A Tillage Study In kenya Coffee. The Long Term Effects of Tillage Practices Upon Yield and Growth of Coffee

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Date
1963
Authors
Wallis, J.A.N.
Jones, P.A.
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Abstract
A fifteen-year tillage experiment in Arabic. coffee grown on a red volcanic latosol has shown that weed growth during wet seasons consistently lowers the mean annual yield by between one-quarter and one-third; it also reduces the proportion of large beans. These losses can be mitigated by mowing the weeds or adding cattle manure. No relationship has been detected between the trial results and rainfall, but the yield response to weeding was strongly, although irregularly, affected by the stage of recovery from the cyclic removal of the bearing stems of the coffee. Initially, higher yields were obtained from clean weeding with forked hand-hoes than from the use of tractor-mounted ploughs or disks, but during the final five years these differences disappeared. A tractormounted rotary hoe was developed during these studies which is superior to the forked hand-hoe, provided its use is associated with routine grass mulching.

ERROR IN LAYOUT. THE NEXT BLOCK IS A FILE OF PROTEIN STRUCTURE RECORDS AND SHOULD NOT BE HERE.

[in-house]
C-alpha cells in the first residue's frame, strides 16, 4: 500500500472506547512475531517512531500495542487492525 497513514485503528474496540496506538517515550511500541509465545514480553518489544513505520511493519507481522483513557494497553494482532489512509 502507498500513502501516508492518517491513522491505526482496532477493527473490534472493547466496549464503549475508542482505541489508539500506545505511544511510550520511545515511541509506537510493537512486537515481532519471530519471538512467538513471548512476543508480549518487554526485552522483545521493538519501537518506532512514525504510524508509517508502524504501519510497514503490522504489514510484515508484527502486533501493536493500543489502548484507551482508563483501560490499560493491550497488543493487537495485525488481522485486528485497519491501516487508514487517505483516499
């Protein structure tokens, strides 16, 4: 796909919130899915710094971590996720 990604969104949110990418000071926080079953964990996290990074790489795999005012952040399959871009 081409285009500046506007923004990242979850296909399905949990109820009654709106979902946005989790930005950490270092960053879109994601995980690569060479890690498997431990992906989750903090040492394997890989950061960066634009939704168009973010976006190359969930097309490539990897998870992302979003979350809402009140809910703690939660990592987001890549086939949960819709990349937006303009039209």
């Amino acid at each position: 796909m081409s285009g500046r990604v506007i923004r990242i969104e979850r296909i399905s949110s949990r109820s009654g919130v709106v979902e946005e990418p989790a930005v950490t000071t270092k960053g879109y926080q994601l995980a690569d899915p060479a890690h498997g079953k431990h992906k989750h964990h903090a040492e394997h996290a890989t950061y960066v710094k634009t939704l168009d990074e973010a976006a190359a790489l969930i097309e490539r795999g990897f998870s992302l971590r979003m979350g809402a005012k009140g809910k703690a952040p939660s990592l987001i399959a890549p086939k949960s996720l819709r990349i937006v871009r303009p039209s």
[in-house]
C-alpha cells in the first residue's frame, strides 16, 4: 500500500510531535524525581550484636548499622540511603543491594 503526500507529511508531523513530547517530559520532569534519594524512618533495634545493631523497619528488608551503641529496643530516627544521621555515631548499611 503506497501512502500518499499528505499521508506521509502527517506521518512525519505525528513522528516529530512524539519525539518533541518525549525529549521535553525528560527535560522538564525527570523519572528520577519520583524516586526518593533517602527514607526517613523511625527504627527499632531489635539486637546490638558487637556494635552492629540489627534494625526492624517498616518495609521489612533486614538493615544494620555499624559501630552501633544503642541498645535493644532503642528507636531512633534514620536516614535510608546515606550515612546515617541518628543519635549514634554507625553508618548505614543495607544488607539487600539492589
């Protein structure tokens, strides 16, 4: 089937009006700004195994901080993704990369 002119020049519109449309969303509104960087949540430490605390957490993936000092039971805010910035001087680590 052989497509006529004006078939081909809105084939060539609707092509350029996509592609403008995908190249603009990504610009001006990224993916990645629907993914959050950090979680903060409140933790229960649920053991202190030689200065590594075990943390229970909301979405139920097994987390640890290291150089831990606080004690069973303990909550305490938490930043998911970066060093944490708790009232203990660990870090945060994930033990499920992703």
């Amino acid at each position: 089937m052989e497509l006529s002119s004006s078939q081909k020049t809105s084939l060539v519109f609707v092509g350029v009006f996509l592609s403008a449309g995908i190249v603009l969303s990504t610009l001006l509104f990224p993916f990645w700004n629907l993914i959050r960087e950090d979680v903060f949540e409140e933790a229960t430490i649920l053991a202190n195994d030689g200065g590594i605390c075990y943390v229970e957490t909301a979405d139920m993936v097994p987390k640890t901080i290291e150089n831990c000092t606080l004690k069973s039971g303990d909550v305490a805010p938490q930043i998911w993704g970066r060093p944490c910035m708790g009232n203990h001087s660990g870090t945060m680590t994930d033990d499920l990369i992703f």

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East African Agricultural and Forestry Journal, 31 (123), pp. 244-254
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